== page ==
Mike Cugno is young, handsome, and provides the best sports coverage in South Florida. Looks, affability, talent — it's borderline annoying! A local boy who attended Miami's Columbus High School and Florida State University before joining CBS in 2014, Cugno is exactly the sort of source fans want on the beat. He's seemingly everywhere at once, but always back inside your television by the end of the day. From covering the latest Dolphins training camp news to appearing on The Hoch and Crowder Show afternoons on 790 The Ticket (WAXY-AM 790) to heading back to the CBS studio, Cugno seemingly does not stop. That sort of grind is what took him from a producer to a South Florida mainstay at CBS so early in his career. Nothing beats homegrown talent.

Phillip and Patricia Frost Museum of Science
Photo by Amadeus McCaskill

Everyone knows the best activity to engage in while it's raining is staying in bed and bingeing true-crime docuseries on your laptop. But, God help you, the kids can't shut up about how bored they are and you've threatened to put them up for adoption so many times they know for sure it's a bluff. So pack some snacks and head to the Frost Museum to let them burn some energy. The museum has plenty of things to see and do, including a three-level aquarium partially exposed to the elements, but still offers plenty of coverage to shield visitors from the rain. The 250-seat planetarium provides a chance for some shuteye as the young'uns marvel at the 8K projection and surround sound. And then there are the continually rotating exhibitions that guarantee you'll be back the next time you wish you weren't responsible for other human beings. For the time being, you can head home and drink an entire bottle of red wine while watching Too Hot to Handle. (No judgment.)

Wekiwa Springs State Park

Wake up early, bust out the Bustelo and whip up a colada to prime yourself for the four-hour drive to a blissful oasis in the middle of Florida. Wekiwa Springs State Park in Apopka is Orange County's longest-running attraction, which was providing locals and tourists alike a place to distract themselves in a fantastical setting long before Disney World came into existence. Emerald springs feed the Wekiwa River and lush tropical hammocks that are home to a wondrous wildlife habitat. Take a lazy canoe ride downstream or gallop on horseback along miles of trails. When you've had enough exploring, cool off in the park's namesake natural spring. By the time Wekiwa closes at sundown, you'll be ready for a tired ride home.

Just south of Tampa on Florida's west coast lies St. Petersburg, a little city with a big art and beer scene. About three and a half hours from Miami, downtown St. Pete's is rife with museums, restaurants, nightlife, and a new pier with a giant tiki bar at the end! There are a number of hotels, but the Vinoy is the city's crown jewel — a grand pink palace right on the water. Once you're settled, visit the Dalí Museum, home to over 2,400 works of art by the surrealist master; you can even chat with a virtual Dalí while you're there. The city is also home to the Chihuly Collection, featuring sculptures by renowned glass artist Dale Chihuly. When you've had your fill of art, stroll the new St. Petersburg Pier to the end and stop for a Sundowner at Pier Teaki. Doc Ford's Rum Bar & Grille, also on the Pier, is a great choice for a waterfront dinner. On Saturday morning, head over to the Saturday Morning Market and stock up on fresh veggies, handmade pastas, honey, artisan cheeses, and fresh flowers. Later, escape the afternoon heat with a visit to a brewery in the Edge District; just a few miles from downtown, this neighborhood can only be described as St. Pete's Wynwood, with over half a dozen breweries, art galleries and a giant dog-friendly bar called (what else?) the Dog Bar. Grab a bite at the Galley, a nautical-themed pub back in downtown, before checking out the bars along First Avenue. On Sunday, stop at Black Crow Coffee before heading home.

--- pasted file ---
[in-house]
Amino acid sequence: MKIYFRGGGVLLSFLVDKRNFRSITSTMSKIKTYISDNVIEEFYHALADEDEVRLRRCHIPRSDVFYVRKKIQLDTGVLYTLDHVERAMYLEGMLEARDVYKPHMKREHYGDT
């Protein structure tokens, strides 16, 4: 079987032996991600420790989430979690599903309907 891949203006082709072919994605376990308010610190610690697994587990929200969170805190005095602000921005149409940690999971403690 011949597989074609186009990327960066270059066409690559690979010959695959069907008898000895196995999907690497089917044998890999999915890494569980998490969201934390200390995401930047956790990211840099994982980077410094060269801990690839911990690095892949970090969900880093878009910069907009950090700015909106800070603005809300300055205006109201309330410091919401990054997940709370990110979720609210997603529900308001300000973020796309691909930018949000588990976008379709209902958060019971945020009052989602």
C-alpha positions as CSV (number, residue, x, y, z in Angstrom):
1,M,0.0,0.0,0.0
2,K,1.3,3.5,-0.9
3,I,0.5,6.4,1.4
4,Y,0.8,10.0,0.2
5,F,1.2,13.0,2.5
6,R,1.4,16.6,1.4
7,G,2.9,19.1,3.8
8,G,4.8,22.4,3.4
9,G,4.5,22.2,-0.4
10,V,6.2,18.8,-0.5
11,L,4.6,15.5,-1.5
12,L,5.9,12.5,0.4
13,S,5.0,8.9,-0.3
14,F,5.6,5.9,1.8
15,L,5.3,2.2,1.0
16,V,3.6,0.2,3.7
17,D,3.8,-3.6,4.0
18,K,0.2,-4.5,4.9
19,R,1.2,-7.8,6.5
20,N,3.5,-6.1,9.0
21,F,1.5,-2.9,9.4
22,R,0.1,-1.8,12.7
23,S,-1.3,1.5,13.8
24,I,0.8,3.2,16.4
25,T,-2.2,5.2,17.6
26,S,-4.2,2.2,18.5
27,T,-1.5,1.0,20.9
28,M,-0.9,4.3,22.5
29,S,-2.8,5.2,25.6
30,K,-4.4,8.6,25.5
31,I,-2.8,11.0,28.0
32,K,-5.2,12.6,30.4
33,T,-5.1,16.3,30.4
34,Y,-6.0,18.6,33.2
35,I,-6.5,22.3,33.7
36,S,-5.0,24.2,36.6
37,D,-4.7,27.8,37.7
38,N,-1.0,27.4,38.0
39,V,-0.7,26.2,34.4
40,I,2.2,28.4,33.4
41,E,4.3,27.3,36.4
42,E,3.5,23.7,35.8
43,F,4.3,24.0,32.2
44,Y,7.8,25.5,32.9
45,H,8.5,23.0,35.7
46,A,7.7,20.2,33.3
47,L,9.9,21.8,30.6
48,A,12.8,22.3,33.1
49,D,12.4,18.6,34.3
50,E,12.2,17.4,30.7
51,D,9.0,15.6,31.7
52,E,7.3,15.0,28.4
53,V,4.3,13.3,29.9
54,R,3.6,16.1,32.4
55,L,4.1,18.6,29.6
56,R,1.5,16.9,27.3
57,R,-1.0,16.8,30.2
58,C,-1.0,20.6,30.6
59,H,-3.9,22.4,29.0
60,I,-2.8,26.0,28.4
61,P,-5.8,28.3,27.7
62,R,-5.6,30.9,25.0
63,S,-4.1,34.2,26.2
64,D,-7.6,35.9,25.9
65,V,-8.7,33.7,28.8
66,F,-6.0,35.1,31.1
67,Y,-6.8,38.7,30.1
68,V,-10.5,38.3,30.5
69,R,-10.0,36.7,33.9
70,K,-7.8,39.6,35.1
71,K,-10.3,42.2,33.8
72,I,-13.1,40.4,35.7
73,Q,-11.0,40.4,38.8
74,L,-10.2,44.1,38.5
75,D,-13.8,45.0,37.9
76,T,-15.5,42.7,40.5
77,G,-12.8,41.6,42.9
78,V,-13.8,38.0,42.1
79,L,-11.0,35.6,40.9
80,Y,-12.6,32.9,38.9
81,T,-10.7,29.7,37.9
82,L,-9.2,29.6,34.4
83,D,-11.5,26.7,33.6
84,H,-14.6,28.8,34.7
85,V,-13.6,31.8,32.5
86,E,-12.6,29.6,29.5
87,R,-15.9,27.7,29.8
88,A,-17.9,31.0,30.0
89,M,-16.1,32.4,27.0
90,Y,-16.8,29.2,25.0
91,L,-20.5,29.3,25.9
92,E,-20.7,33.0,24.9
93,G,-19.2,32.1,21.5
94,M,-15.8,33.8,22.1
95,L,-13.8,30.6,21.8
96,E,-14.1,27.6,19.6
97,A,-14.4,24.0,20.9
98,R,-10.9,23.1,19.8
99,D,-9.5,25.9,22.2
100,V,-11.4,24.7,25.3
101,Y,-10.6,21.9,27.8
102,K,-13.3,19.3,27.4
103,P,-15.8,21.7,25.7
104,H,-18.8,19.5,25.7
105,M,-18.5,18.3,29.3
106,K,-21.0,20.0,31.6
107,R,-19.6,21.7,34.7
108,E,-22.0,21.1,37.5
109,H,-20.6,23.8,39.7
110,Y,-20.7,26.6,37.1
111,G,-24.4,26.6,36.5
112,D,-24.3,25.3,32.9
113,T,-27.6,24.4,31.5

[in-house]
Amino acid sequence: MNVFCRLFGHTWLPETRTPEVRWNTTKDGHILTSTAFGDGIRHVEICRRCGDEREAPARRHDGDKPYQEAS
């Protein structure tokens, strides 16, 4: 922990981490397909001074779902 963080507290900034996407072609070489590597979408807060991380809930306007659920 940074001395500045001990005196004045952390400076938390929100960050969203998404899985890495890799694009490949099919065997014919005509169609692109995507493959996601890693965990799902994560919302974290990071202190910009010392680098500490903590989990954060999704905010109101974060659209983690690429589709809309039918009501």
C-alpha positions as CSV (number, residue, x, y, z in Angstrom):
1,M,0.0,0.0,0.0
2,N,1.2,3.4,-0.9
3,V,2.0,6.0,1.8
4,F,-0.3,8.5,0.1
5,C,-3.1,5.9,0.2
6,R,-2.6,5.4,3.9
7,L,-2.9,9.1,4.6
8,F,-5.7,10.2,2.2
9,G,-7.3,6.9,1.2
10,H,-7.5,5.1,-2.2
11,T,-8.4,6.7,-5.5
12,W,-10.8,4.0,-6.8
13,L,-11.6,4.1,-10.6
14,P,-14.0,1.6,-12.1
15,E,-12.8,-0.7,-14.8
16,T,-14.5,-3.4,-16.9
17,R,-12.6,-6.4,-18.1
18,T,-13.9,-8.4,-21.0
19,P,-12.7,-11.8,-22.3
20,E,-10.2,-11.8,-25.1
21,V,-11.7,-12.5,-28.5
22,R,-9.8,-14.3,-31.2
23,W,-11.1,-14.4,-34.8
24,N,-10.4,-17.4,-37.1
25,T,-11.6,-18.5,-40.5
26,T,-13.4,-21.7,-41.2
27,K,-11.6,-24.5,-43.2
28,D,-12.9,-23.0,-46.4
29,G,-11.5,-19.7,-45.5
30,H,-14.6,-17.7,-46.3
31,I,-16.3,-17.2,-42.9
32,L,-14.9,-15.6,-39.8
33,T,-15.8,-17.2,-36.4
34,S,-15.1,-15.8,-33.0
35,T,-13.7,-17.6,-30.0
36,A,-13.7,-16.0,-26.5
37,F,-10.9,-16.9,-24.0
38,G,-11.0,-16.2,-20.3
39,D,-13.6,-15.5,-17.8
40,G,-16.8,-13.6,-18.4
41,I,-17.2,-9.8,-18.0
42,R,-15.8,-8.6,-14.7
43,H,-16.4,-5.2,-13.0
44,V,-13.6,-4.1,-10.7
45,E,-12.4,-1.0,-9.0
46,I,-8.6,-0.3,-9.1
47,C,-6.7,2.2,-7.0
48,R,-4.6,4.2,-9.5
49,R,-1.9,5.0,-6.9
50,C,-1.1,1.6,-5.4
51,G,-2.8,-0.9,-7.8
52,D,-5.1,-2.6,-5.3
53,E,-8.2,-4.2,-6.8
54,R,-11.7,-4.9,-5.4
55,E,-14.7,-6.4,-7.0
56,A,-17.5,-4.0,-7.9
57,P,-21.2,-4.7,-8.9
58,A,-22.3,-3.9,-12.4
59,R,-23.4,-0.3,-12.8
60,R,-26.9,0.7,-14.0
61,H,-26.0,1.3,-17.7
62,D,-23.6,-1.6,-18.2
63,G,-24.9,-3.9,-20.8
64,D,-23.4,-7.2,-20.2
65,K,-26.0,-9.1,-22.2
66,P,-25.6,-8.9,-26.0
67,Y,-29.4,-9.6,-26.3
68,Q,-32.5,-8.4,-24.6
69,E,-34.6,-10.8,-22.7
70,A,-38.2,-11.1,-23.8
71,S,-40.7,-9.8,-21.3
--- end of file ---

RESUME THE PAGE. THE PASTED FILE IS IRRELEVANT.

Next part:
Sometimes you just want to get away — but not too far away. Sure, there's always Miami Beach, Key Biscayne, or someplace else with lots of sand and proximity to the ocean. But why not indulge yourself like a local? Plan a staycation in Coral Gables. Book a stay at the Biltmore Hotel (1200 Anastasia Avenue; biltmorehotel.com), one of the oldest hotels in South Florida, and schedule a service or two at the spa. (We want you to feel properly pampered.) For dining and nighttime entertainment, head to Miracle Mile. No vacation is complete without a little shopping and some, you know, culture, so plan a visit to the Coral Gables Museum (285 Aragon Ave.; coralgablesmuseum.org) and do a little damage at the Shops at Merrick Park (358 San Lorenzo Ave.; shopsatmerrickpark.com). Spend an afternoon at the Venetian Pool (2701 De Soto Blvd.; venetianpool.com; see "Best Pool") or taking in a flick at the Coral Gables Art Cinema (260 Aragon Ave.; gablescinema.com). Browse the shelves at one of the best bookstores anywhere, Books & Books (265 Aragon Ave.; booksandbooks.com). Oh, and check to see if anything's playing at GableStage (1200 Anastasia Ave.; gablestage.org) and consider adding a night of magical Miami theater to your itinerary!